I love those people who introduce themselves at meetings as Dave, Grateful Recovering Alcoholic with 282 days. I imagine Dave with 282 tiny notches on his bedpost, but it’s more likely he has an app. I knew I was coming up on a year this week, but I only know it’s 363 days today because of google and the sobriety calculator I found.
I don’t feel happy or relieved like I thought I might coming up on a year. That might be because it hasn’t passed yet, but I doubt I’ll feel much different in a few days. I thought about it this morning and the thing about a one-year anniversary is that it dredges up a lot of bad memories.
I remember acutely what it was like to stop drinking. I remember how hard it was that first week, physically and mentally. I remember how sick I felt drying out. I didn’t go to rehab or get anything from my doctor, though I should have at least done the latter. I was afraid she would insist I go to rehab and I couldn’t fathom this as a mother of little kids and a full-time employee. It’s not that I was in denial of my problem…I just didn’t want anyone else to know how bad I’d let it get.
I remember when that Monday came around that I’d decided I’d stop drinking. I had told my husband the Friday before “I’m going to stop drinking on Monday but I want you to leave me alone until then.” I didn’t go on a bender or anything, but I didn’t want to hear his concern over how much I was drinking. That’s what the end was like for me. It was pretty pathetic, and I’d had enough of that.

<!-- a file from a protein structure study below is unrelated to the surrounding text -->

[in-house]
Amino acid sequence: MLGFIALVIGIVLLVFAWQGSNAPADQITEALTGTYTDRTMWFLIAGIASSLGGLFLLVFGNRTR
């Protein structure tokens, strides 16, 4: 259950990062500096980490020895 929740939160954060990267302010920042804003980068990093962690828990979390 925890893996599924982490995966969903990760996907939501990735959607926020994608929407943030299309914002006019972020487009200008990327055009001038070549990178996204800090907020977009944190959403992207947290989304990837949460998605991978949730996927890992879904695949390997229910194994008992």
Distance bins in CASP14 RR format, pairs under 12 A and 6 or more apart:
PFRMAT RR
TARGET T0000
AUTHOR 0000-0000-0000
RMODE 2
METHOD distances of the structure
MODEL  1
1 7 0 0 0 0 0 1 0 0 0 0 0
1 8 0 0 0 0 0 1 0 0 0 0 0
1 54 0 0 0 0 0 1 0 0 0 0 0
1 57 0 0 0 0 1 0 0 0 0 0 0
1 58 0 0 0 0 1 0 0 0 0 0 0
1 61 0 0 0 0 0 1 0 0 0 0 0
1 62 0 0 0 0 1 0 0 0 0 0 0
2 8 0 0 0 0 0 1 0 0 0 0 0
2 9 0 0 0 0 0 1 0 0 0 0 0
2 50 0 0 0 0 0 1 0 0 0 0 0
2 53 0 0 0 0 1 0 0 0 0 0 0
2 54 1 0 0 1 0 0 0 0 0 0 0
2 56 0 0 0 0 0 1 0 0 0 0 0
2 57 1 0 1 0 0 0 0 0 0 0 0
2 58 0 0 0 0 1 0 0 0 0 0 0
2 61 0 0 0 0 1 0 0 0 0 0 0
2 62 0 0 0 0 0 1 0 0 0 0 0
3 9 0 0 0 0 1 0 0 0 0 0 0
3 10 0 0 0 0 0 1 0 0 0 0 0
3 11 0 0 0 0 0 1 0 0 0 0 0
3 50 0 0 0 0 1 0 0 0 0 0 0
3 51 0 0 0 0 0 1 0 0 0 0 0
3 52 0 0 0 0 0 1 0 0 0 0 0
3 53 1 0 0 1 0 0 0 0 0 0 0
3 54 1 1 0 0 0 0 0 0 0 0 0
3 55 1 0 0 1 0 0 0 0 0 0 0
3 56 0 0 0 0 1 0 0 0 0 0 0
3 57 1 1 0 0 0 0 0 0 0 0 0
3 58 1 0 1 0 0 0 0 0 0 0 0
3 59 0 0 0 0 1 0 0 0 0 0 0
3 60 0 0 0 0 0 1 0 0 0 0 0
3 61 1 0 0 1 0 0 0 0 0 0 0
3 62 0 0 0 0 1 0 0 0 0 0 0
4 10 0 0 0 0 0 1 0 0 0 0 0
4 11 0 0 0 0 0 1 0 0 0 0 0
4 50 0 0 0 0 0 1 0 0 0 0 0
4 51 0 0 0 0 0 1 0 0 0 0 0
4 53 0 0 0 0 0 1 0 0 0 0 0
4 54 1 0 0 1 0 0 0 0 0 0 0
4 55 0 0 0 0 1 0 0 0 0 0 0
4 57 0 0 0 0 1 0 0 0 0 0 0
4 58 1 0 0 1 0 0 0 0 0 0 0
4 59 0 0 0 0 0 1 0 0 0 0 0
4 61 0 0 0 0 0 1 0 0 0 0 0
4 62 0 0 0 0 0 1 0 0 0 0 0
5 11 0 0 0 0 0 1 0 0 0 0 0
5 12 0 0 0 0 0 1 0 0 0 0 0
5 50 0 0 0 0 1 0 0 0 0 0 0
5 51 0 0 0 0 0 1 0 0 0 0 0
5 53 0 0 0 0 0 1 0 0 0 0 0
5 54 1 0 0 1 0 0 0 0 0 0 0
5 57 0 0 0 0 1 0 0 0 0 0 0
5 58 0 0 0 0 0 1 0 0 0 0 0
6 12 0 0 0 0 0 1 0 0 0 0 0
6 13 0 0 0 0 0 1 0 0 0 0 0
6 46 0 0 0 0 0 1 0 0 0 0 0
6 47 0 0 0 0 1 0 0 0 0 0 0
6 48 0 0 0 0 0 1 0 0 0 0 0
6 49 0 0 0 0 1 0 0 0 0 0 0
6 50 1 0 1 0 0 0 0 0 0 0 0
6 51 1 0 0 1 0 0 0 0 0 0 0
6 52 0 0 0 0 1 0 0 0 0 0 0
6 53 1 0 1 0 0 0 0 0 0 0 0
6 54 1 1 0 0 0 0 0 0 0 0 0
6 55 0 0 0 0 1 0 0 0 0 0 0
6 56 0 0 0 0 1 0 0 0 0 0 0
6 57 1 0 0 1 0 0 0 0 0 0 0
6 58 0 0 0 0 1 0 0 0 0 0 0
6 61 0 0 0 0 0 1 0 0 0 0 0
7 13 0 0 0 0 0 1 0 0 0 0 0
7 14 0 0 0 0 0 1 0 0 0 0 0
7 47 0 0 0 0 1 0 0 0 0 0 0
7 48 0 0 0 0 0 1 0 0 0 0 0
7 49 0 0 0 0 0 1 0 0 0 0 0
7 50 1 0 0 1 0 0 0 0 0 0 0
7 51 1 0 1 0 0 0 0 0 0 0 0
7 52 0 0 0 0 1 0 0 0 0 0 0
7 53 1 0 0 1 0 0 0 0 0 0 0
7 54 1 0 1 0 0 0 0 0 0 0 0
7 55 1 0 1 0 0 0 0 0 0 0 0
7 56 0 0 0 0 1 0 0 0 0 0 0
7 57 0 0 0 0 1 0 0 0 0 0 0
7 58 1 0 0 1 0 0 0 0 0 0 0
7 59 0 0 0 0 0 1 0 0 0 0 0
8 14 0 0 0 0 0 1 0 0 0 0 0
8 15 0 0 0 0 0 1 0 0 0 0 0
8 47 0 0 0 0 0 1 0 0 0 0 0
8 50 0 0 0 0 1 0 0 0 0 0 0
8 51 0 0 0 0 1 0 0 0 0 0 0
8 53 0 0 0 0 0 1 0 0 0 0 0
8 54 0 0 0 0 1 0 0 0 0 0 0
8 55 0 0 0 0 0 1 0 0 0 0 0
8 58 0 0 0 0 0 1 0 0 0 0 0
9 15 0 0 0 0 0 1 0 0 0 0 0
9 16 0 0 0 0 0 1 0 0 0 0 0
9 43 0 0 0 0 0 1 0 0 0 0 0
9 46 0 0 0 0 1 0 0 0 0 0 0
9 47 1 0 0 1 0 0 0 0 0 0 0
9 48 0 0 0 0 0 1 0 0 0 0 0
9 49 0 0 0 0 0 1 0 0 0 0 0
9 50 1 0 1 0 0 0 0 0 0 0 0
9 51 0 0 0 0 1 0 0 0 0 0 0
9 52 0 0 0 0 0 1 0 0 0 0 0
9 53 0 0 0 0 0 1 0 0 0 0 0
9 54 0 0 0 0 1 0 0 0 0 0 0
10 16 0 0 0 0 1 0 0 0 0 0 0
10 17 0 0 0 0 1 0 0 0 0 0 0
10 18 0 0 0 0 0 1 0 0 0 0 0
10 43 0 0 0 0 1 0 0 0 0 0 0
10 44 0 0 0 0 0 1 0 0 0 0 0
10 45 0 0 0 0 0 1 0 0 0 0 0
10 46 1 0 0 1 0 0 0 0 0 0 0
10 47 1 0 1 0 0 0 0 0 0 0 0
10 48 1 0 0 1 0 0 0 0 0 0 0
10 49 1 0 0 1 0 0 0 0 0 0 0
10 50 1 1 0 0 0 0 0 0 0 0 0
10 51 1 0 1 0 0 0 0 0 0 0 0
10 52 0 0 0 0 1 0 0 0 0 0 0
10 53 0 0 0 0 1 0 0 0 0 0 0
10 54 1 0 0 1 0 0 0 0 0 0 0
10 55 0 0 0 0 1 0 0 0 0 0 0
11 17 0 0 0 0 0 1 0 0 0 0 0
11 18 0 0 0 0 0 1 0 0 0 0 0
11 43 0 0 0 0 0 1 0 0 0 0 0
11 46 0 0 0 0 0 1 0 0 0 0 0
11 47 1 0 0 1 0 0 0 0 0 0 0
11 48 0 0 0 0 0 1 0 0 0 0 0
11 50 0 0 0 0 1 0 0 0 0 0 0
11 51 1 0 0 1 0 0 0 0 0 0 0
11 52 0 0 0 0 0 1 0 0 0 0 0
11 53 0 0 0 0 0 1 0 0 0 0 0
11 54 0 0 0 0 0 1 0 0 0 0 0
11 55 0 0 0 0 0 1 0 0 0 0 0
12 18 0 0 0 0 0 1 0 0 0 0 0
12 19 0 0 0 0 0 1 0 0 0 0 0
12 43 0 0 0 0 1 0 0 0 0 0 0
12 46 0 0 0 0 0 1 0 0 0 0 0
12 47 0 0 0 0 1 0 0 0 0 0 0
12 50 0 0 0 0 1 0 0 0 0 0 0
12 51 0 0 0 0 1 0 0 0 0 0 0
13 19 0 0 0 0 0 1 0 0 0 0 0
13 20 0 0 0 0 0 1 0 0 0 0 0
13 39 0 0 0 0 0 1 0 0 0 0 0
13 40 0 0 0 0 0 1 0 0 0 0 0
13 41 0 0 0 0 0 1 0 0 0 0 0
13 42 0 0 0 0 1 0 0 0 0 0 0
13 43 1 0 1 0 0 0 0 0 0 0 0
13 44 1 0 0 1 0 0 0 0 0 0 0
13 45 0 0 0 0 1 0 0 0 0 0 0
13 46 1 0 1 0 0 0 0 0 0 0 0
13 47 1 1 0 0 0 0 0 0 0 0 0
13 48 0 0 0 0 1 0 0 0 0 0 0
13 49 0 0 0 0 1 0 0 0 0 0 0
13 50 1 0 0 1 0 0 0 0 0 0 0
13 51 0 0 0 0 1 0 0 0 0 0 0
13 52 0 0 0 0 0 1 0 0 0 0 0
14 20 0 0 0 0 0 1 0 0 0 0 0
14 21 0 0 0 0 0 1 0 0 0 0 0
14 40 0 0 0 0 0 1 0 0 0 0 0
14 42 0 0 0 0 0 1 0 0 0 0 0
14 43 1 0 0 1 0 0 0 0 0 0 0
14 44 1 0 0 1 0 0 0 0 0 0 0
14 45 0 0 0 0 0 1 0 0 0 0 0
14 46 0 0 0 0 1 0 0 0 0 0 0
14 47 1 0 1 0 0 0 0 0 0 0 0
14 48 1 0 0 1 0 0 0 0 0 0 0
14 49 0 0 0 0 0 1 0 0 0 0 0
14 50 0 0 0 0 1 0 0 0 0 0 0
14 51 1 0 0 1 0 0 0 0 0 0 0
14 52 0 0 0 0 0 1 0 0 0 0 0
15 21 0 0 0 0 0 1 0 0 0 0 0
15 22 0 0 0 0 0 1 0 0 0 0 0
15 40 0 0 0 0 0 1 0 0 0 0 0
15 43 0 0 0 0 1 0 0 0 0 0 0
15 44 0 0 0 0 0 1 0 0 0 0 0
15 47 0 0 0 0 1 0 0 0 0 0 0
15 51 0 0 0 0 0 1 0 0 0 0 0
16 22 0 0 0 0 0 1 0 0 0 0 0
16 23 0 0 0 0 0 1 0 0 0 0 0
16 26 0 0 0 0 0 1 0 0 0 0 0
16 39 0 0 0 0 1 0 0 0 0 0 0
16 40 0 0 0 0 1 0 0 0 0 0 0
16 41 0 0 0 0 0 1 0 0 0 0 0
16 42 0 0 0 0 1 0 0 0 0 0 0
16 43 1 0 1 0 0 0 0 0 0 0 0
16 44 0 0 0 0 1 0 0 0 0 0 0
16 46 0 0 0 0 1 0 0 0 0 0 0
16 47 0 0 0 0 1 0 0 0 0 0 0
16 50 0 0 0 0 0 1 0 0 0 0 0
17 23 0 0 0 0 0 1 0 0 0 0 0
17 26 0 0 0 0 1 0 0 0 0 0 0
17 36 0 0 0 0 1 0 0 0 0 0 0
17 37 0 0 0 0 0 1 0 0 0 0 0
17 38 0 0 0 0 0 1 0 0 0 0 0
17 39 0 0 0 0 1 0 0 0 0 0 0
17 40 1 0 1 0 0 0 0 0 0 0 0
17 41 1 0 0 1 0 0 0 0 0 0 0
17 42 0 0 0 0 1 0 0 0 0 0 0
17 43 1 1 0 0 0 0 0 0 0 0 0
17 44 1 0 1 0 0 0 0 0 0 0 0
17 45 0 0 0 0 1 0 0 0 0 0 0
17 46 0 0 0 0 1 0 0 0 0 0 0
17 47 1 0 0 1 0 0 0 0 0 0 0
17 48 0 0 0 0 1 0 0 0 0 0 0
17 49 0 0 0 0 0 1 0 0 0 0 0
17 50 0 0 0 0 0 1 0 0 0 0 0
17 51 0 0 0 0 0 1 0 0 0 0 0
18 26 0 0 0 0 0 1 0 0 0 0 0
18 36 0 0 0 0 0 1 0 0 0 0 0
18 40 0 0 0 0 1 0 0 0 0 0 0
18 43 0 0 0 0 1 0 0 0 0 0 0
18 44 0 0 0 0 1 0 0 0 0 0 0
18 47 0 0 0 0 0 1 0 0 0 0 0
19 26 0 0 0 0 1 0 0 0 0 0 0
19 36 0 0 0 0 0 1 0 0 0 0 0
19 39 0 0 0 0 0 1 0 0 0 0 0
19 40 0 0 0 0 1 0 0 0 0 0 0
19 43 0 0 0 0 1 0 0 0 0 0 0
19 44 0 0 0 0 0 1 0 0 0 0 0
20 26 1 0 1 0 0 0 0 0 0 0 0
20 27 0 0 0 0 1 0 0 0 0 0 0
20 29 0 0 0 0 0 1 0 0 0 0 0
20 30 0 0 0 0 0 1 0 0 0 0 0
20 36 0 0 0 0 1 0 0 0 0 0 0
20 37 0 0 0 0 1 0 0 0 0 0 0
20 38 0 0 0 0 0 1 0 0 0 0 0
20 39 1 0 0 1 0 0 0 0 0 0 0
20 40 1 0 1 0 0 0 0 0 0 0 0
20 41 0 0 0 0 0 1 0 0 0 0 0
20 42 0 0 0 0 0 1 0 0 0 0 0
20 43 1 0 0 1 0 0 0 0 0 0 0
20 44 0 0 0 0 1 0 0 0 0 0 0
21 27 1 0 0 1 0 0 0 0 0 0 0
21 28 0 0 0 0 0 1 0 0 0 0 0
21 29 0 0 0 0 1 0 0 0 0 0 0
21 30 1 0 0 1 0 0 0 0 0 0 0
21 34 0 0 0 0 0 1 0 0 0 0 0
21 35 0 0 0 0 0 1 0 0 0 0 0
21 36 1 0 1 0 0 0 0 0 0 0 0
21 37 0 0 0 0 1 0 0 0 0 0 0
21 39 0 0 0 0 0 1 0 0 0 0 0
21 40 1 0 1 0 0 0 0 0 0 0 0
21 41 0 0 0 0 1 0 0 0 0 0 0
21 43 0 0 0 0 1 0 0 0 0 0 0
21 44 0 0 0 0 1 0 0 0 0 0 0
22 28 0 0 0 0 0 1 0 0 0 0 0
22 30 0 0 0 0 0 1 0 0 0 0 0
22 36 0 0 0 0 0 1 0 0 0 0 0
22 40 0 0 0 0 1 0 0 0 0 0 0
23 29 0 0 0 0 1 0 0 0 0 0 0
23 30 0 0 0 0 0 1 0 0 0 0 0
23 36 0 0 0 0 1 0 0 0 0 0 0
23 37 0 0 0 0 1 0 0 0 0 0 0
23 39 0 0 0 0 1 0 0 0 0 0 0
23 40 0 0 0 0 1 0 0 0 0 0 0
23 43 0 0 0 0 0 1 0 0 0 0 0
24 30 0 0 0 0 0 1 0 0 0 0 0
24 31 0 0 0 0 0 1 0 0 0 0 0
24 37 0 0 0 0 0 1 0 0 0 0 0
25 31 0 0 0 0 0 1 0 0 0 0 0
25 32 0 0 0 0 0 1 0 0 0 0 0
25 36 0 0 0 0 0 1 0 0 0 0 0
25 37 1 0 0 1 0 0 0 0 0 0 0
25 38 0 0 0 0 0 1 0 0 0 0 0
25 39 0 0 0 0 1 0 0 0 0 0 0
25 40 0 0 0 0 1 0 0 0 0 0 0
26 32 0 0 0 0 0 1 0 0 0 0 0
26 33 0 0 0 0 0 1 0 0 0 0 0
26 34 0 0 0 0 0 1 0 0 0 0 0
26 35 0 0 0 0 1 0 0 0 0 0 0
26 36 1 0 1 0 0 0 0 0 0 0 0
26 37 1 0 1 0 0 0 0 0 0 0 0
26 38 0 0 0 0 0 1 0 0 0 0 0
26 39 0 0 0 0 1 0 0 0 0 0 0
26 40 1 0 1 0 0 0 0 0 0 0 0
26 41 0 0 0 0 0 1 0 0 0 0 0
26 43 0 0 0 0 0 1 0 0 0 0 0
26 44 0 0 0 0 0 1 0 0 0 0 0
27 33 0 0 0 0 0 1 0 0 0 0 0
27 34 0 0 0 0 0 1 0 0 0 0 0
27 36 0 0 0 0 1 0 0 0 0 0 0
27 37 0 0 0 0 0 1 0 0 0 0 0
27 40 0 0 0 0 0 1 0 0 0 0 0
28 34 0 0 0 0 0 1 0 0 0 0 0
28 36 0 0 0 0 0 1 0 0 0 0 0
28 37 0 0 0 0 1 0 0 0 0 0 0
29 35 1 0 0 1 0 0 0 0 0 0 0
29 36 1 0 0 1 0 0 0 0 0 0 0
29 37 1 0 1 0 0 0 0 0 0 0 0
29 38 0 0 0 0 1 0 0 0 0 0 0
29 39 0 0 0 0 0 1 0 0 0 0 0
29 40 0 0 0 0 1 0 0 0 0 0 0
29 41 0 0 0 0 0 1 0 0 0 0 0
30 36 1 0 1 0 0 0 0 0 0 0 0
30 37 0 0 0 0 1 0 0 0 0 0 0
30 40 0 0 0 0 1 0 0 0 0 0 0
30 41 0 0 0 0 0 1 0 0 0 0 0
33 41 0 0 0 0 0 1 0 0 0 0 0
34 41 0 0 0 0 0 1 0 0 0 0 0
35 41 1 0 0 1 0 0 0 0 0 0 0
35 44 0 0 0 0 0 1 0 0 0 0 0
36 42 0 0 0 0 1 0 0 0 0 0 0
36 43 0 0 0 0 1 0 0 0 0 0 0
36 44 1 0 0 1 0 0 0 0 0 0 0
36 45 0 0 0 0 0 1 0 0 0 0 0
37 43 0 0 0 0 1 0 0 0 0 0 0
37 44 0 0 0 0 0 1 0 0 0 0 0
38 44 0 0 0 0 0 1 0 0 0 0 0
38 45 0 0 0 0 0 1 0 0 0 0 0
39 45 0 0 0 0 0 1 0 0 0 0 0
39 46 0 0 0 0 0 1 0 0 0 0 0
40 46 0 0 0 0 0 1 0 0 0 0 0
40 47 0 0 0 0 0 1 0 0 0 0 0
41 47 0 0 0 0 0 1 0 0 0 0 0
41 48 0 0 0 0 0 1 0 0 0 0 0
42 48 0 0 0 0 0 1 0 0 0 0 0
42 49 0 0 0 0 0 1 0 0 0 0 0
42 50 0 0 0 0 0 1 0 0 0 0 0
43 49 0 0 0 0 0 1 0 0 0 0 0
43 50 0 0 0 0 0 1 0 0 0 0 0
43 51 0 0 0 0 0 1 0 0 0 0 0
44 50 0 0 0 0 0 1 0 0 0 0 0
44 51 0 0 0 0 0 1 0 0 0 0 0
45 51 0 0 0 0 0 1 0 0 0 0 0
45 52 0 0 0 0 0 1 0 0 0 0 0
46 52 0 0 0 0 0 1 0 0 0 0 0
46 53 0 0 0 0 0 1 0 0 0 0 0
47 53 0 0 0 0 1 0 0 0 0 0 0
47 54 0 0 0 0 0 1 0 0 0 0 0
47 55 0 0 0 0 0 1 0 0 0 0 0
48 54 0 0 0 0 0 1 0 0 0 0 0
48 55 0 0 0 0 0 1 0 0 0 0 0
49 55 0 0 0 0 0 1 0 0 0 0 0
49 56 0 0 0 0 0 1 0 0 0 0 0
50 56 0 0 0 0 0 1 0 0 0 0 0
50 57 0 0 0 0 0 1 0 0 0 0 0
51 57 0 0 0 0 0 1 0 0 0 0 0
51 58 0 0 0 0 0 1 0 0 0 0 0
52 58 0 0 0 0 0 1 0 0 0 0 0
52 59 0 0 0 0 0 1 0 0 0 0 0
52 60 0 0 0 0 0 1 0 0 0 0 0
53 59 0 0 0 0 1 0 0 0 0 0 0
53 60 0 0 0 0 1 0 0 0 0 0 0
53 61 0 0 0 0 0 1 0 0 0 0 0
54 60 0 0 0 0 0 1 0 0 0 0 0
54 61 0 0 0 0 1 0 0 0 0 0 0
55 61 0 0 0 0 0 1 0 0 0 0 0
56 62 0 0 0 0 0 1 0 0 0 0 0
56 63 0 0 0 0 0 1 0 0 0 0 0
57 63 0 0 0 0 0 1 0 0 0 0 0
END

Except that when that Monday morning came around, I realized I couldn’t just quit. I had two drinks that day, the first one strong and spaced out over a long period of time. I imagined it like an IV drip that kept me from laying on the floor in a pitiful lump. It did nothing to stop my stomach from churning or my body from trembling just enough to make my eyeballs feel like googly eyes. It did help me through an incredibly long day. My last drink was a lukewarm Yuengling in a can that I pulled from a case in the garage. Do you know how hard it was to stop at that and not pad out for another and just quit tomorrow instead? You might know.
My impending one-year anniversary reminds me of where I was one year ago, and it was not a good place. It took about another day for the shakiness to leave and several more for the mental terror to go away. If that sounds melodramatic, I’m sorry because I don’t know how else to describe it. Drying out was like a black hangover with bouts of irrational panic and overwhelming sadness I was determined to keep private. I wasn’t even mourning the loss of alcohol, which didn’t truly come until many months later.
About a week after I stopped drinking, I went to my first recovery meeting with a sober friend. That was the beginning of my sobriety, and the start of an upward climb. In the early days, I replaced my old drinking routines with new rituals. I’ll write about those later this week. I want to do something more positive to celebrate one-year, but it feels important to start at the beginning, which was really the end.